The Medical Minute: Putting the freeze on abnormal heart beats

Feb 25, 2009 By Mario D. Gonzalez

(PhysOrg.com) -- In some people, the heart has a tendency to race due to abnormal electrical signals that tell the heart muscle when to contract. Abnormal electrical activation of the heart with changes in the rate or regular pace is called arrhythmia. This may happen even though the heart is otherwise normal.

The problem may be a short circuit due to an abnormal electrical connection between the upper and lower chambers of the heart. This is called Wolff-Parkinson-White syndrome. In some people, the short circuit develops in the normal electrical connection located between the upper and lower chambers. This is called AV node re-entry. Still others are born with or develop an extra pacemaker that sometimes fires very rapidly, also called atrial tachycardia.

As we get older, the normal electrical activation in the heart’s upper chambers may become chaotic, which results in an arrhythmia called atrial fibrillation. Atrial fibrillation results in a rapid and irregular rhythm that is associated with palpitation, shortness of breath and other symptoms. The most serious complication of this arrhythmia is stroke, which may occur in some people.

A patient who has suffered one or more heart attacks over the years may develop an arrhythmia that originates from the heart’s main pumping chamber—the left ventricle. This arrhythmia is called ventricular tachycardia and can result in fainting and even sudden death.

Many of the abnormal electrical signals that result in arrhythmias can now be cured or improved with a procedure called catheter ablation. This procedure is done in an electrophysiology laboratory under sedation. Thin wires (catheters) are placed in veins in the groin and precisely advanced inside the heart.

First, specialized doctors (electrophysiologists) pinpoint the abnormal electrical connections or scar tissue that is causing the arrhythmia. Then the catheter delivers freezing temperatures, or in most cases heat, to these abnormal areas to destroy them, thus preventing the recurrence of the arrhythmia. The success of this procedure ranges from 65-95 percent, depending on the type of arrhythmia and the extent of the problem.

Once corrected, most patients can resume a normal life within days of the procedure. Penn State Hershey Heart and Vascular Institute has the most advanced equipment and experienced electrophysiologists who perform these procedures on a daily basis. To learn more, visit www.PennStateHershey.org/rhythm .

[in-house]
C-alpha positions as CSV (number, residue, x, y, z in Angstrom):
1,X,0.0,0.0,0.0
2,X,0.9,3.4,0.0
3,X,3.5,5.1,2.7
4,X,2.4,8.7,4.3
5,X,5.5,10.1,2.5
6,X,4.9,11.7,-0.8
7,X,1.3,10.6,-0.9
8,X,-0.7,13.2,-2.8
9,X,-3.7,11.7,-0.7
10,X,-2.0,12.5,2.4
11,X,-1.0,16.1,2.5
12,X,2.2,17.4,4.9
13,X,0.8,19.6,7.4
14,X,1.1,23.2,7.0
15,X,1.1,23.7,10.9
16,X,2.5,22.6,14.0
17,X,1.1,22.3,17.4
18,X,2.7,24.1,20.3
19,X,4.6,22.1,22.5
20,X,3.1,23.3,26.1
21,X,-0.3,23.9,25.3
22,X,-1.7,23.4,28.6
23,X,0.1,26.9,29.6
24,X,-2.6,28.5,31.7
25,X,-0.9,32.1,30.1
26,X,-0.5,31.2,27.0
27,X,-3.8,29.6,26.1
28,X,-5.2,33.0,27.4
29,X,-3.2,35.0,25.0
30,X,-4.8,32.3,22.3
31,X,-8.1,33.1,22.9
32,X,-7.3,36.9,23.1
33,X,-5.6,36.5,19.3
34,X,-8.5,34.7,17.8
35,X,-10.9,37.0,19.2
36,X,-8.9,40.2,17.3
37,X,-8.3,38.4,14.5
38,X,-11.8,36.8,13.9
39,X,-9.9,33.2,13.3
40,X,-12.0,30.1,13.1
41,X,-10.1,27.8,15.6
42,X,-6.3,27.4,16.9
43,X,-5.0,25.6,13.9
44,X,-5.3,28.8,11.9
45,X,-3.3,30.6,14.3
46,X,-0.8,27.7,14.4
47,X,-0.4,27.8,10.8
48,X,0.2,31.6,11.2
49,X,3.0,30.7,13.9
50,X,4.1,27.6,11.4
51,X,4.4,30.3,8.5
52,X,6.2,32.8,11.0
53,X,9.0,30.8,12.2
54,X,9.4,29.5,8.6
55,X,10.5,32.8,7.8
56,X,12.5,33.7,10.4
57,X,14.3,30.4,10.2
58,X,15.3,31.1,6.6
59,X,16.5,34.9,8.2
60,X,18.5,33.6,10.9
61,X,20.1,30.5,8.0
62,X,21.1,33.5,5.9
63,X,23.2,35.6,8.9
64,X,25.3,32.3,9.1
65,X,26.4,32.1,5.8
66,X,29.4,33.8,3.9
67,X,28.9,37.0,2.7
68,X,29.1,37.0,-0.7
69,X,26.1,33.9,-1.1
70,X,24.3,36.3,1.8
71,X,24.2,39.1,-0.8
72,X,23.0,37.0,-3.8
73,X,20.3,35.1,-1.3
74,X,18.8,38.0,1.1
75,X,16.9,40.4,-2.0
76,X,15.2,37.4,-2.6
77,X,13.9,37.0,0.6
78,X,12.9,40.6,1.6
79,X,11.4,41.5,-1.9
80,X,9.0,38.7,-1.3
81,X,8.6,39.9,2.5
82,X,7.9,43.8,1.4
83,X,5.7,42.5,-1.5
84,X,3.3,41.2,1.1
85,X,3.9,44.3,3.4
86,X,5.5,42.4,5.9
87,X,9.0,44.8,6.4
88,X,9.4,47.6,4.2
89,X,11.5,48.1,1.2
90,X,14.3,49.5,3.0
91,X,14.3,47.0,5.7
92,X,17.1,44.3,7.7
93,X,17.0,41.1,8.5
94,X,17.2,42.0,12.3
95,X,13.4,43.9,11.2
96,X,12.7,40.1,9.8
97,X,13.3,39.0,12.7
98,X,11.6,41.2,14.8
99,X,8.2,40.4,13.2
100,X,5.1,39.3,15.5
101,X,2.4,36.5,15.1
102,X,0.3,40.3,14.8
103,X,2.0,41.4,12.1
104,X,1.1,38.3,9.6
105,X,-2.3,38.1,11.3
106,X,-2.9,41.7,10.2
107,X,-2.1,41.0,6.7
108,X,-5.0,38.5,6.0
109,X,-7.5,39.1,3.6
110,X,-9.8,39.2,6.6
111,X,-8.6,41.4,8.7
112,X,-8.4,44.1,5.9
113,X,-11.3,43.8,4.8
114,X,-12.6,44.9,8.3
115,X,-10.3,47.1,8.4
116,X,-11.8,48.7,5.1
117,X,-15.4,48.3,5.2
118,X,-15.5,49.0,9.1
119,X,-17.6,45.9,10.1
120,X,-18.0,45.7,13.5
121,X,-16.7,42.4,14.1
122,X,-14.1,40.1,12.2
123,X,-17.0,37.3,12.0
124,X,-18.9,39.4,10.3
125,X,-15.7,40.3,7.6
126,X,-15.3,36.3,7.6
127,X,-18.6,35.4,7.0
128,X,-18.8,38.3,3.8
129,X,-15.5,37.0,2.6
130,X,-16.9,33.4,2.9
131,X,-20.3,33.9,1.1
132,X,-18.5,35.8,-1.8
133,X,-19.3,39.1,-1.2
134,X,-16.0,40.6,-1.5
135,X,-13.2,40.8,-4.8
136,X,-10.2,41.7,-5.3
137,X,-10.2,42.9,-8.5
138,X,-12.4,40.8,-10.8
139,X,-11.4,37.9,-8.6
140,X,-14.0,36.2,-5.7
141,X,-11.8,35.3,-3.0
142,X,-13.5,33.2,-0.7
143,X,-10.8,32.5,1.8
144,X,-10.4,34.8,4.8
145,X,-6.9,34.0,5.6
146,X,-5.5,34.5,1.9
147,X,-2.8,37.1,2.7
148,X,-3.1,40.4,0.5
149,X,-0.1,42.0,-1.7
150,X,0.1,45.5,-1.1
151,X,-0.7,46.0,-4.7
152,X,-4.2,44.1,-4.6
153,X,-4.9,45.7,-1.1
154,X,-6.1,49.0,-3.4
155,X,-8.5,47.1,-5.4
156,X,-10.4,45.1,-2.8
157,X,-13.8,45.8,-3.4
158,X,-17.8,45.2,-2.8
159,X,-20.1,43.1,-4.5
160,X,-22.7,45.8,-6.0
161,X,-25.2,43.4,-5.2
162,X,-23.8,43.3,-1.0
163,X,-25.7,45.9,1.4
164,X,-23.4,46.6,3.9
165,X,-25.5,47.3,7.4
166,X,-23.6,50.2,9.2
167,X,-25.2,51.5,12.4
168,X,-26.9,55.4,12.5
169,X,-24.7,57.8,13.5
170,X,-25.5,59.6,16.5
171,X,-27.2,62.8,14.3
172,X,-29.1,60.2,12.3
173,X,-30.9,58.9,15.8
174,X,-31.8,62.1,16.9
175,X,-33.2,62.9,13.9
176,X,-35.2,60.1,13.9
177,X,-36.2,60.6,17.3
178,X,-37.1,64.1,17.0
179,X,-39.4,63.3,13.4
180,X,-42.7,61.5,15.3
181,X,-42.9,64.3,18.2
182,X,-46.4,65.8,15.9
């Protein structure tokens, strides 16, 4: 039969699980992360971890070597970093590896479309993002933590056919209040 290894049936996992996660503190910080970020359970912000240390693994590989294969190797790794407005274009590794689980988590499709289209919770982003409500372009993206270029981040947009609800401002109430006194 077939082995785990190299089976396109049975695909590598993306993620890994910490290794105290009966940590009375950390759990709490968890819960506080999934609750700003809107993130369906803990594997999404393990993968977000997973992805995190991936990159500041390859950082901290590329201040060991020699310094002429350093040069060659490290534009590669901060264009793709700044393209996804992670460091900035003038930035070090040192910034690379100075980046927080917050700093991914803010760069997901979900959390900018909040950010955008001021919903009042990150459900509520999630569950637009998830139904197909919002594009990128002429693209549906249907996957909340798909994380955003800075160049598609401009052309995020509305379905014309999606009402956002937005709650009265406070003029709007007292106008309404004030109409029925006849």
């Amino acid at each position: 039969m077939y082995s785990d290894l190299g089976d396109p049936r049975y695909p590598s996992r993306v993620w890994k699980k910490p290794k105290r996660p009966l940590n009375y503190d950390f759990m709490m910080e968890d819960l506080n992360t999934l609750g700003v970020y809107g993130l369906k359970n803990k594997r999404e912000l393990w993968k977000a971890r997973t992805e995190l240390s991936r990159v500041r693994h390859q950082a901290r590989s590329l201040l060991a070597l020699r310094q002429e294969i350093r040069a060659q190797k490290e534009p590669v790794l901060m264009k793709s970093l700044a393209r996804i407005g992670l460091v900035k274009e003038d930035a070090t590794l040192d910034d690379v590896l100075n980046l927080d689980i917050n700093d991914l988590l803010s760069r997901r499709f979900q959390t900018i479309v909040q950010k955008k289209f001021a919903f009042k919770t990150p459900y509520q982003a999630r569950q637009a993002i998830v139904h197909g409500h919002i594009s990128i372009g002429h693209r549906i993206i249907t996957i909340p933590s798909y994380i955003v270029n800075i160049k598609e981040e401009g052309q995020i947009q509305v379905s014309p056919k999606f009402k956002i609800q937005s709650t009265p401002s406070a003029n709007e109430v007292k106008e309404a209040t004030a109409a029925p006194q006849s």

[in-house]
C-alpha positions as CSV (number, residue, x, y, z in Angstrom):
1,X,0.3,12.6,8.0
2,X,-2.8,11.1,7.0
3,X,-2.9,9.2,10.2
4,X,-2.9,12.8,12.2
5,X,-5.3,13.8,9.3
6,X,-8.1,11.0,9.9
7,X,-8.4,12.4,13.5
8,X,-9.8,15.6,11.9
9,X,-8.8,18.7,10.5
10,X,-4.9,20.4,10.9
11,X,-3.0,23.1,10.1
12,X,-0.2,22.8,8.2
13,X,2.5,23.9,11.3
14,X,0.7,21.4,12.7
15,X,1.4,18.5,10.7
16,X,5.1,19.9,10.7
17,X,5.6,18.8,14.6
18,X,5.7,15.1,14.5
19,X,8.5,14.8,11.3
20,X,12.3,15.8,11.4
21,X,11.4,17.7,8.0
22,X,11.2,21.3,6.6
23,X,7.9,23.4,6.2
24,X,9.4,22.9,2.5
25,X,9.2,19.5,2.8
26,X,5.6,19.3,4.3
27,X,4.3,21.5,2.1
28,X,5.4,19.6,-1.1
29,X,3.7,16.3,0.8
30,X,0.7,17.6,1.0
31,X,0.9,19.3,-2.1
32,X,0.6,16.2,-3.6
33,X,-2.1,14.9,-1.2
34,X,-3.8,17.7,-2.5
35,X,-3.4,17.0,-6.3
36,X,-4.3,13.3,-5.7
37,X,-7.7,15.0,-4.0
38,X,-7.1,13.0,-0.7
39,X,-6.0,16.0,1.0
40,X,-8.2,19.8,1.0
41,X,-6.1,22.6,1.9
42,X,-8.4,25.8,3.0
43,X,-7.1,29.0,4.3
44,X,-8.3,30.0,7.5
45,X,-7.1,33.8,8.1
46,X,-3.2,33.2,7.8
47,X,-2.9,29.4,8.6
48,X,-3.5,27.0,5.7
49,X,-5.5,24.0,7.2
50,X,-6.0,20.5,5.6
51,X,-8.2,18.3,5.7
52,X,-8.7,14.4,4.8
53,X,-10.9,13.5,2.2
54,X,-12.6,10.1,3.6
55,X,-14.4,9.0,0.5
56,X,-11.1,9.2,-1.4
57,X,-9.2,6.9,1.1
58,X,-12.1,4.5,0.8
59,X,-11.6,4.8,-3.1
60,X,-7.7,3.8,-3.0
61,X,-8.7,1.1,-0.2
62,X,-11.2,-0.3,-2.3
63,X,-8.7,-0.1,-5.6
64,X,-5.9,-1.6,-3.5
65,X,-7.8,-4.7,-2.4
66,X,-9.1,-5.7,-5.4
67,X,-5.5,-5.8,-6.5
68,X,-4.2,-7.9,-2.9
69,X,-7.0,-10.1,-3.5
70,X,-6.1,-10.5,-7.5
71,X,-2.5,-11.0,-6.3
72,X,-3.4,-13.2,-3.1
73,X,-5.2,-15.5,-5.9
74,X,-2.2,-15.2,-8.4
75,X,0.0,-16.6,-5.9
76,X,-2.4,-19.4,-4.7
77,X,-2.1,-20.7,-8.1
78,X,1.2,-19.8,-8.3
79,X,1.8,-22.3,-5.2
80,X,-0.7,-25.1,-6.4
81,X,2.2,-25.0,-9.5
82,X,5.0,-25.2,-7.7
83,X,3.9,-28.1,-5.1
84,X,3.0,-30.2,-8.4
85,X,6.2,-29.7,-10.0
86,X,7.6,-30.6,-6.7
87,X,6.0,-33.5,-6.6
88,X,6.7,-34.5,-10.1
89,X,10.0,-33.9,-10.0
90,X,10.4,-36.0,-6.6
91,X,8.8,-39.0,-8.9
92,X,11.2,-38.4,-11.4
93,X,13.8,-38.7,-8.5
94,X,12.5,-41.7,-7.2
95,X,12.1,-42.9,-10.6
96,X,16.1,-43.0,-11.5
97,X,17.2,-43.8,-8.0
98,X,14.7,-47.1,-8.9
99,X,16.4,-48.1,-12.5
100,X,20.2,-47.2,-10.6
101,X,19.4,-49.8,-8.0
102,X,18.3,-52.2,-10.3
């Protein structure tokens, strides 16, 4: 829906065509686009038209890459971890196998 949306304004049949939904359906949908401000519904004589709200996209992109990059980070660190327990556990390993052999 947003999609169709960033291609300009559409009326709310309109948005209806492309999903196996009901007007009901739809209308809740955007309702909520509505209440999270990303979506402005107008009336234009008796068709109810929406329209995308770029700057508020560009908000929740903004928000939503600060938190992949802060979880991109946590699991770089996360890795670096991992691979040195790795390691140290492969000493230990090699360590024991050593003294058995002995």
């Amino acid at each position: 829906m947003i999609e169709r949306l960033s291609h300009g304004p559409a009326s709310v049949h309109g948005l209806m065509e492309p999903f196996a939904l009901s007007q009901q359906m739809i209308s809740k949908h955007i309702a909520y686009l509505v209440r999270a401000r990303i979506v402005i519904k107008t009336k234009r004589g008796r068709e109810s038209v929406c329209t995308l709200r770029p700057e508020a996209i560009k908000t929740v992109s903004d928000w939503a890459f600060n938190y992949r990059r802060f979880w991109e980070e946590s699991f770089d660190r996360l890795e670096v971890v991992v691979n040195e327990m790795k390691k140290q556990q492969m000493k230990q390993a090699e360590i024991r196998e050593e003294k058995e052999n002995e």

Mario D. Gonzalez is a professor of medicine at Penn State Hershey College of Medicine and program director of electrophysiology at the Penn State Hershey Heart and Vascular Institute.

Provided by Penn State

Explore further: High prevalence of HCV in baby boomers presenting to ER

add to favorites email to friend print save as pdf

Related Stories

Satellite gearing up to take EPIC pictures of Earth

9 minutes ago

The Deep Space Climate Observatory (DSCOVR) satellite is on its way to do something epic. NOAA's spacecraft, sent to monitor space weather, will use its Earth Polychromatic Imaging Camera (EPIC) to capture ...

CT scan taken of mummified remains in statue

1 hour ago

(Phys.org) —A CT scan and endoscopy have revealed a master's mummy inside a Buddha statue. These were mummified remains of an ancient Buddhist monk who lived during the 11th or 12th century. Investigations ...

Recommended for you

The hidden burden of dengue fever in West Africa

7 hours ago

Misdiagnosis of febrile illnesses as malaria is a continuing problem in Africa. A new study shows that in Ghana, dengue fever is circulating in urban areas and going undiagnosed. The authors of the study hope to use the findings ...

Teenager with stroke symptoms actually had Lyme disease

7 hours ago

A Swiss teenager, recently returned home from a discotheque, came to the emergency department with classic sudden symptoms of stroke, only to be diagnosed with Lyme disease. The highly unusual case presentation was published ...

Understanding lung disease in aboriginal Australians

8 hours ago

A new study has confirmed that Aboriginal Australians have low forced vital capacity—or the amount of air that can be forcibly exhaled from the lungs after taking the deepest breath possible. The finding may account for ...

User comments : 0

Please sign in to add a comment. Registration is free, and takes less than a minute. Read more

Click here to reset your password.
Sign in to get notified via email when new comments are made.